wordpress blog stats
Connect with us

Hi, what are you looking for?

, ,

China expands control over data collected by tech companies with new laws: Report

China is expanding and strengthening its control over data collected by tech companies, including US-based companies, by enacting new laws and measures, The Wall Street Journal reported on June 12.

The Chinese government is demanding big tech companies like Tencent, Alibaba, and ByteDance to open up the data they collect from users to help the government make “objective and accurate analyses”, the report stated. These demands are driven by the belief that the government should be able to access the huge troves of data collected by tech giants and because of the worry that tech giants might create alternative power centres in the country, the report added.

Two new laws to help China on this front

The following two laws, which build on the 2017 Cybersecurity Law, “will subject almost all data-related activities to government oversight, including their collection, storage, use and transmission,” the report states:

Data Security Law: The Data Security Law, which was passed last Thursday and goes into effect on September 1, sees private-sector data classified according to its importance to the interests of the state. The vaguely worded provision will make it easier for authorities to demand data they deem essential to the state and make it harder for businesses to refuse, the report stated.

Personal Information Protection Law: The proposed Personal Information Protection Law, which was updated by China’s legislature in April, limits the types of data that private-sector firms can collect. But unlike the European Union’s data protection regulation, on which it is modelled, the Chinese version does not place any restrictions for data collection by government entities, the report stated.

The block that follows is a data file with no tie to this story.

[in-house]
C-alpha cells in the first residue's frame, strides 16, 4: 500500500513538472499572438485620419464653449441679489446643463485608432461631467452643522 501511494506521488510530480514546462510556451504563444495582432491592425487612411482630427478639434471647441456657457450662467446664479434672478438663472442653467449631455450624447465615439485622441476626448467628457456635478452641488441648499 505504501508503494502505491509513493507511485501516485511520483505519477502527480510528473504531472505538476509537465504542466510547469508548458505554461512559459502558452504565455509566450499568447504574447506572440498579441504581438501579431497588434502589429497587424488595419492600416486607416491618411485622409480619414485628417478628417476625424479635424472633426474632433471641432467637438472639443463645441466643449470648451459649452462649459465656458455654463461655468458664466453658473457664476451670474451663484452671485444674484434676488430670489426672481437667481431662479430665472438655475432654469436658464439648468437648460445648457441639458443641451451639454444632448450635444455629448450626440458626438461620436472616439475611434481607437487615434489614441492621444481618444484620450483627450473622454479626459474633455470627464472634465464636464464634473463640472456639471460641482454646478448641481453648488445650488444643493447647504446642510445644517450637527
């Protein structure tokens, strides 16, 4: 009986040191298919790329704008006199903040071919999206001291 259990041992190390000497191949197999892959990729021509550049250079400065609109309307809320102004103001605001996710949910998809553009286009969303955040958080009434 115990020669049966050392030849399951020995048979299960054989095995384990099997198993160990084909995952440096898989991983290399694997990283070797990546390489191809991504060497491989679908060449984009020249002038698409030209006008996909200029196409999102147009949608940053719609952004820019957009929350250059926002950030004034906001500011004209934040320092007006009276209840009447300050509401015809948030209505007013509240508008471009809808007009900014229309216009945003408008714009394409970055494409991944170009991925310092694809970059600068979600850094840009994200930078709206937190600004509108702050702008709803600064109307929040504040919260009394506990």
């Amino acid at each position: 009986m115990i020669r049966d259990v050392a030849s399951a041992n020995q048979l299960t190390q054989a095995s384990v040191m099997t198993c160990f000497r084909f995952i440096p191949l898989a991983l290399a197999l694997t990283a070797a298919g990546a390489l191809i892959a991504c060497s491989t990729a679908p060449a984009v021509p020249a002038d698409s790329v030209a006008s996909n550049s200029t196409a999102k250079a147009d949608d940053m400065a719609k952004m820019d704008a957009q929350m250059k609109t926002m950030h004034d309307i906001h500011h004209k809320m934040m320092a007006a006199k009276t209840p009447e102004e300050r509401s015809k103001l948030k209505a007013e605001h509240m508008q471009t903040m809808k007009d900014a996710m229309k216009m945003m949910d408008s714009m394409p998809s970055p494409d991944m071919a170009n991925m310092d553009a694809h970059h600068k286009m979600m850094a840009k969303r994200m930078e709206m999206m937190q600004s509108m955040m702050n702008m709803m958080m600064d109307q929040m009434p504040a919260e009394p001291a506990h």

Advertisement. Scroll to continue reading.

China’s 14th five-year plan, the blueprint that will shape the country’s policies for the next five years, emphasizes the need for the government to strengthen control over private firms’ data, the first time a five-year plan has done so, the report stated.

Data localisation requirements for foreign firms operating in China

Foreign firms are not being spared by the Chinese government’s expanding control over data. In 2017 the Chinese government passed a data localisation law requiring companies to store personal information and important data that is collected in China within China. Although the law only applies to “critical infrastructure providers,” this is a loosely defined category that includes foreign banks and tech companies, the report stated. Since last year, the data localisation law is a prerequisite for foreign companies wanting to do business in China. Citigroup and Blackrock were only given licenses once they agreed to comply with this law, the report stated.

Tech companies like Apple and Microsoft, which generally pride themselves in safeguarding the privacy of their users, agreed to comply with the new law. Apple, in fact, agreed to comply with this law and move its Chinese customers’ data onto servers in a data centre owned and physically managed by a Chinese state-owned company. In addition to this, Apple made several other compromises in China: using different encryption technology for Chinese customer data and storing the encryption key in China, sharing customer data with Chinese authorities by making a state-owned company the legal owner of Chinese customers’ iCloud data, and proactively removing apps that might offend Chinese authorities.